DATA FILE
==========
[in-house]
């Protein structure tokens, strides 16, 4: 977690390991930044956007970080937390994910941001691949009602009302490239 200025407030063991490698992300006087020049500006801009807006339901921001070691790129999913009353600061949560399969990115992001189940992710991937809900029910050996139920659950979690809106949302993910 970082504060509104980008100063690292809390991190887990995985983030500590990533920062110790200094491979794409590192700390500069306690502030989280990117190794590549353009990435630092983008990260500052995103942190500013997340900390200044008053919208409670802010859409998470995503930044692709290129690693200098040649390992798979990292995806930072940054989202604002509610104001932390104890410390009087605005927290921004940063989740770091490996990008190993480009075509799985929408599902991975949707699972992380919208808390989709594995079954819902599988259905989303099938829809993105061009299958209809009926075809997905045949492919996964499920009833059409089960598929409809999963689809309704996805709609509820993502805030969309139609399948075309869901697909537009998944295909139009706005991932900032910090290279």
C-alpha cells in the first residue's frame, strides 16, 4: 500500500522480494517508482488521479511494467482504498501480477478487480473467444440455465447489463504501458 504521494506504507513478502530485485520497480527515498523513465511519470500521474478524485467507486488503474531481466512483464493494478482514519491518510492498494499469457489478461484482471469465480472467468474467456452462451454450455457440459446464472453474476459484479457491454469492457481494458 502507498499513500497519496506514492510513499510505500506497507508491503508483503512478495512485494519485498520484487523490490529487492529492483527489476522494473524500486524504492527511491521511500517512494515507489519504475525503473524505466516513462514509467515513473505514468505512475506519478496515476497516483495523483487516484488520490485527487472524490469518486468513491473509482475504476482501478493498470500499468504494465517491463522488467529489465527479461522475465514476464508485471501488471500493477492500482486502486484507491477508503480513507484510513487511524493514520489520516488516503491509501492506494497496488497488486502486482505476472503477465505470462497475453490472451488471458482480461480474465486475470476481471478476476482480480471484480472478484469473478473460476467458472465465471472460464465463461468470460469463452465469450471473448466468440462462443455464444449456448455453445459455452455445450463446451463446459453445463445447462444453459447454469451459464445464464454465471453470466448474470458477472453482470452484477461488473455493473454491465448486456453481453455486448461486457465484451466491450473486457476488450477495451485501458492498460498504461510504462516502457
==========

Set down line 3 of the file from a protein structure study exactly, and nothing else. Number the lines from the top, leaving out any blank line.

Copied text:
C-alpha cells in the first residue's frame, strides 16, 4: 500500500522480494517508482488521479511494467482504498501480477478487480473467444440455465447489463504501458 504521494506504507513478502530485485520497480527515498523513465511519470500521474478524485467507486488503474531481466512483464493494478482514519491518510492498494499469457489478461484482471469465480472467468474467456452462451454450455457440459446464472453474476459484479457491454469492457481494458 502507498499513500497519496506514492510513499510505500506497507508491503508483503512478495512485494519485498520484487523490490529487492529492483527489476522494473524500486524504492527511491521511500517512494515507489519504475525503473524505466516513462514509467515513473505514468505512475506519478496515476497516483495523483487516484488520490485527487472524490469518486468513491473509482475504476482501478493498470500499468504494465517491463522488467529489465527479461522475465514476464508485471501488471500493477492500482486502486484507491477508503480513507484510513487511524493514520489520516488516503491509501492506494497496488497488486502486482505476472503477465505470462497475453490472451488471458482480461480474465486475470476481471478476476482480480471484480472478484469473478473460476467458472465465471472460464465463461468470460469463452465469450471473448466468440462462443455464444449456448455453445459455452455445450463446451463446459453445463445447462444453459447454469451459464445464464454465471453470466448474470458477472453482470452484477461488473455493473454491465448486456453481453455486448461486457465484451466491450473486457476488450477495451485501458492498460498504461510504462516502457